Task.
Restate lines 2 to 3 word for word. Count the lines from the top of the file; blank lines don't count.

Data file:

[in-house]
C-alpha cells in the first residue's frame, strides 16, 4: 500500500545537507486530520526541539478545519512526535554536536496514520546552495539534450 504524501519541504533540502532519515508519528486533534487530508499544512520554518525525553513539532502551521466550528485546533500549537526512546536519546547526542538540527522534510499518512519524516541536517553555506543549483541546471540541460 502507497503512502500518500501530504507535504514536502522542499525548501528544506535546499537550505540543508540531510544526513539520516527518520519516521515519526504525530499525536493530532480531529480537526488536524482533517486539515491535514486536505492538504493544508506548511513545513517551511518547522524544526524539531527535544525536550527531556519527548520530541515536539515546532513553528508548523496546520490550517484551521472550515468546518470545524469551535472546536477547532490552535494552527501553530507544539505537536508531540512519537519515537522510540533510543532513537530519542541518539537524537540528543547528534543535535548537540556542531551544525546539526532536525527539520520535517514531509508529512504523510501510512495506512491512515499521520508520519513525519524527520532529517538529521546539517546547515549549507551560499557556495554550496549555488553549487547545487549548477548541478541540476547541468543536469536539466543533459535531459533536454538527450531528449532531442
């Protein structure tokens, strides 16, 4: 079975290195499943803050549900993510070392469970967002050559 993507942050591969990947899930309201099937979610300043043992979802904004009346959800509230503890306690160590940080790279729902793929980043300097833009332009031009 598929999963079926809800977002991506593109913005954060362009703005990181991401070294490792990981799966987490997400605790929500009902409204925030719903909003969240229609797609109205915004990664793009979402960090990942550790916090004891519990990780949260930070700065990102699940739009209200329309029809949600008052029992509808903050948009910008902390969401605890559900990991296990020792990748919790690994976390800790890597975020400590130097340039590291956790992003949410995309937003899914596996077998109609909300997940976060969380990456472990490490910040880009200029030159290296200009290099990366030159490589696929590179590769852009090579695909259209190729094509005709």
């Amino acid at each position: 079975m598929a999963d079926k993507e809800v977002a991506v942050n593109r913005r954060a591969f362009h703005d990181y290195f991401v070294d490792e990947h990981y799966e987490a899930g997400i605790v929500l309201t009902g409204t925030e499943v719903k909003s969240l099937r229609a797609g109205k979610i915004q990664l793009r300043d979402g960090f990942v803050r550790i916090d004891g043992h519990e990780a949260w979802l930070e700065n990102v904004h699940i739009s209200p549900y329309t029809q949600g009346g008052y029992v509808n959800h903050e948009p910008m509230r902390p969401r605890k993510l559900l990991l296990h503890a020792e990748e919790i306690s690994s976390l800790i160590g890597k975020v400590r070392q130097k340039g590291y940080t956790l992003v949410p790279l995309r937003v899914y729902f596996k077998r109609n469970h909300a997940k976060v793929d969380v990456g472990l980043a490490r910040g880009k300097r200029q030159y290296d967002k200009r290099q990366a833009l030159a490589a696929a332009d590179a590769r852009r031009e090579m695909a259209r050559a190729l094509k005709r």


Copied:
C-alpha cells in the first residue's frame, strides 16, 4: 500500500545537507486530520526541539478545519512526535554536536496514520546552495539534450 504524501519541504533540502532519515508519528486533534487530508499544512520554518525525553513539532502551521466550528485546533500549537526512546536519546547526542538540527522534510499518512519524516541536517553555506543549483541546471540541460 502507497503512502500518500501530504507535504514536502522542499525548501528544506535546499537550505540543508540531510544526513539520516527518520519516521515519526504525530499525536493530532480531529480537526488536524482533517486539515491535514486536505492538504493544508506548511513545513517551511518547522524544526524539531527535544525536550527531556519527548520530541515536539515546532513553528508548523496546520490550517484551521472550515468546518470545524469551535472546536477547532490552535494552527501553530507544539505537536508531540512519537519515537522510540533510543532513537530519542541518539537524537540528543547528534543535535548537540556542531551544525546539526532536525527539520520535517514531509508529512504523510501510512495506512491512515499521520508520519513525519524527520532529517538529521546539517546547515549549507551560499557556495554550496549555488553549487547545487549548477548541478541540476547541468543536469536539466543533459535531459533536454538527450531528449532531442
């Protein structure tokens, strides 16, 4: 079975290195499943803050549900993510070392469970967002050559 993507942050591969990947899930309201099937979610300043043992979802904004009346959800509230503890306690160590940080790279729902793929980043300097833009332009031009 598929999963079926809800977002991506593109913005954060362009703005990181991401070294490792990981799966987490997400605790929500009902409204925030719903909003969240229609797609109205915004990664793009979402960090990942550790916090004891519990990780949260930070700065990102699940739009209200329309029809949600008052029992509808903050948009910008902390969401605890559900990991296990020792990748919790690994976390800790890597975020400590130097340039590291956790992003949410995309937003899914596996077998109609909300997940976060969380990456472990490490910040880009200029030159290296200009290099990366030159490589696929590179590769852009090579695909259209190729094509005709």